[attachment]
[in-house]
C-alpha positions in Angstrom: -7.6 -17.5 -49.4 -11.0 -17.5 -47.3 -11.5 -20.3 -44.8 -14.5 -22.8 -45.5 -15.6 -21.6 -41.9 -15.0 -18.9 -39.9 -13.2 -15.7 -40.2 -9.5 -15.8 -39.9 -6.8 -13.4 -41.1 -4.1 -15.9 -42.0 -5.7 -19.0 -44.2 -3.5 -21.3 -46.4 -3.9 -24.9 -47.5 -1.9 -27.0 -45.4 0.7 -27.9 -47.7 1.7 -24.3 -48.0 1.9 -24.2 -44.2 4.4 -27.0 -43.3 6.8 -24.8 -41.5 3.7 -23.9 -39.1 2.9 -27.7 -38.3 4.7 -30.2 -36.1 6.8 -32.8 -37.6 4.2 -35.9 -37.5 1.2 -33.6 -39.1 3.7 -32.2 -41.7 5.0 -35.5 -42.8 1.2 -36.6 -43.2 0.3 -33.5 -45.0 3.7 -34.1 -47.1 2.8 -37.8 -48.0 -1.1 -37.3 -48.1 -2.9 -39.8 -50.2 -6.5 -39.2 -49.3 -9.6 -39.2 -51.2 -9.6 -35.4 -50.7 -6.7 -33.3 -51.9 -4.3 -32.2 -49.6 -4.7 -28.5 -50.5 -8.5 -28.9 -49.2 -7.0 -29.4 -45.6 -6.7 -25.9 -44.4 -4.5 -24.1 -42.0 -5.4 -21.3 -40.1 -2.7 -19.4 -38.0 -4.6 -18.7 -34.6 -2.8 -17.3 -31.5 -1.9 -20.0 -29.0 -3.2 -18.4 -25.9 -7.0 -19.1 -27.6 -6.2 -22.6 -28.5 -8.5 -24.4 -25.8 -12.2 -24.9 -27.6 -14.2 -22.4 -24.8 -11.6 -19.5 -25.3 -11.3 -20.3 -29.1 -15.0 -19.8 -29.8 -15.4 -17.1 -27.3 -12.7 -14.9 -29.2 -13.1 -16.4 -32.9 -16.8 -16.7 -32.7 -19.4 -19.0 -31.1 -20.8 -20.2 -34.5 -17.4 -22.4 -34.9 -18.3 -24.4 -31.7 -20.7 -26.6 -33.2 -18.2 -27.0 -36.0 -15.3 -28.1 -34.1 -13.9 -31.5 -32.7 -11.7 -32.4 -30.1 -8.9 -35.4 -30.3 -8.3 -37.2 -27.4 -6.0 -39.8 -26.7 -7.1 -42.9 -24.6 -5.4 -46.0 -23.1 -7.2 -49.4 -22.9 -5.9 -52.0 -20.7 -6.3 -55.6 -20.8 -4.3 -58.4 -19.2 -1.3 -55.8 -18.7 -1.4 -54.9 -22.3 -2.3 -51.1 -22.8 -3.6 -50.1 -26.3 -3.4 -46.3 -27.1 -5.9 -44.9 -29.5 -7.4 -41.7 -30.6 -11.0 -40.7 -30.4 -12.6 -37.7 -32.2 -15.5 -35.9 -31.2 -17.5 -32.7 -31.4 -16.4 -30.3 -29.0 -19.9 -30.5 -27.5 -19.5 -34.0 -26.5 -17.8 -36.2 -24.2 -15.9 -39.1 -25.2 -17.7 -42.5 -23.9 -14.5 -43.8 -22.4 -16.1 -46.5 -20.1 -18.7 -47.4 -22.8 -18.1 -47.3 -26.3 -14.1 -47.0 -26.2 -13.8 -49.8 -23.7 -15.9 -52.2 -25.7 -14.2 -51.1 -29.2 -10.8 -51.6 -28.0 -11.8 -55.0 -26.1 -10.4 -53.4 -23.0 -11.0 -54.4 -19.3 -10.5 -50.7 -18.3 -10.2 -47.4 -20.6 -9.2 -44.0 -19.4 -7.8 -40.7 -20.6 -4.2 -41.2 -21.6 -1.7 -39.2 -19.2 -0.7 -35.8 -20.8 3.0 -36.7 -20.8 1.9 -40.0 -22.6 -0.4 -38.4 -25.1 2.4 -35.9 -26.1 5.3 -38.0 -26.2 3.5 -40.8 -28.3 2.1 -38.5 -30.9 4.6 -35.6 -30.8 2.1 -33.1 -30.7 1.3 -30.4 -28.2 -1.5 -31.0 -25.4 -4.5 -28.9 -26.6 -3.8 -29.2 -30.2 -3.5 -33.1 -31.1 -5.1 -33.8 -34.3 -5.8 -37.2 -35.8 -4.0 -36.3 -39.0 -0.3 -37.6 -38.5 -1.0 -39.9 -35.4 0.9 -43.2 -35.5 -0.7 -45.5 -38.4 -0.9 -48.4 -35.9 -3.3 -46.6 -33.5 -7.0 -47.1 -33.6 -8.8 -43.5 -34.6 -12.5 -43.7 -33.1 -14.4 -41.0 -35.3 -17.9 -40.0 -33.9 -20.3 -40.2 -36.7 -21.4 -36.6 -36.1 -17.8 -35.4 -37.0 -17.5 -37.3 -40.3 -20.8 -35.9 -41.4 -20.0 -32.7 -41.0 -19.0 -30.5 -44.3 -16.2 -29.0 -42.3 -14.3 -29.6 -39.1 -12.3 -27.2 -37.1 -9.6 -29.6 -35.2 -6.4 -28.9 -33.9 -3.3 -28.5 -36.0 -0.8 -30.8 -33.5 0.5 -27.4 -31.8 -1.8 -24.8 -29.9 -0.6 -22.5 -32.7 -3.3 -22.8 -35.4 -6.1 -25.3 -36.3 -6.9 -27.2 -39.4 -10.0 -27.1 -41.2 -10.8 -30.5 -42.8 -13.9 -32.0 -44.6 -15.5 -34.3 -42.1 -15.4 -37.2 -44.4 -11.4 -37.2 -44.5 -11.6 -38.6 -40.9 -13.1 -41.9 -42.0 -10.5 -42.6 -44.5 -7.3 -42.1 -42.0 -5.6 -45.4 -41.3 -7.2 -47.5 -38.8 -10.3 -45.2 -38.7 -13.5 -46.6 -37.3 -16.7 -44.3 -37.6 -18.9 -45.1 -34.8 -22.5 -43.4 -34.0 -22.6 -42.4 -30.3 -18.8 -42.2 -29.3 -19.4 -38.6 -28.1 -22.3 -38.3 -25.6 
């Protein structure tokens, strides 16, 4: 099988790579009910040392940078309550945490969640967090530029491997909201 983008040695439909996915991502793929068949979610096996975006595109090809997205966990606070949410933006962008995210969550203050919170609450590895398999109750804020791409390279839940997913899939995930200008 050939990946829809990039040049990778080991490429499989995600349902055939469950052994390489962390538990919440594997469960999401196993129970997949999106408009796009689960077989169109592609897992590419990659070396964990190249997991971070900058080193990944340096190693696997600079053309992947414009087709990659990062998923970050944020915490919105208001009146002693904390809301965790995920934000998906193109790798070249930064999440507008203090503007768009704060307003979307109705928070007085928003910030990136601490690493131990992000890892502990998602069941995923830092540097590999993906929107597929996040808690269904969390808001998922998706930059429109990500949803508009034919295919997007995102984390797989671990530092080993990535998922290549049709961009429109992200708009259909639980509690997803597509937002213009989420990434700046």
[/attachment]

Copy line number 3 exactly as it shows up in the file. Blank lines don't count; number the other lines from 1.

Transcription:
């Protein structure tokens, strides 16, 4: 099988790579009910040392940078309550945490969640967090530029491997909201 983008040695439909996915991502793929068949979610096996975006595109090809997205966990606070949410933006962008995210969550203050919170609450590895398999109750804020791409390279839940997913899939995930200008 050939990946829809990039040049990778080991490429499989995600349902055939469950052994390489962390538990919440594997469960999401196993129970997949999106408009796009689960077989169109592609897992590419990659070396964990190249997991971070900058080193990944340096190693696997600079053309992947414009087709990659990062998923970050944020915490919105208001009146002693904390809301965790995920934000998906193109790798070249930064999440507008203090503007768009704060307003979307109705928070007085928003910030990136601490690493131990992000890892502990998602069941995923830092540097590999993906929107597929996040808690269904969390808001998922998706930059429109990500949803508009034919295919997007995102984390797989671990530092080993990535998922290549049709961009429109992200708009259909639980509690997803597509937002213009989420990434700046």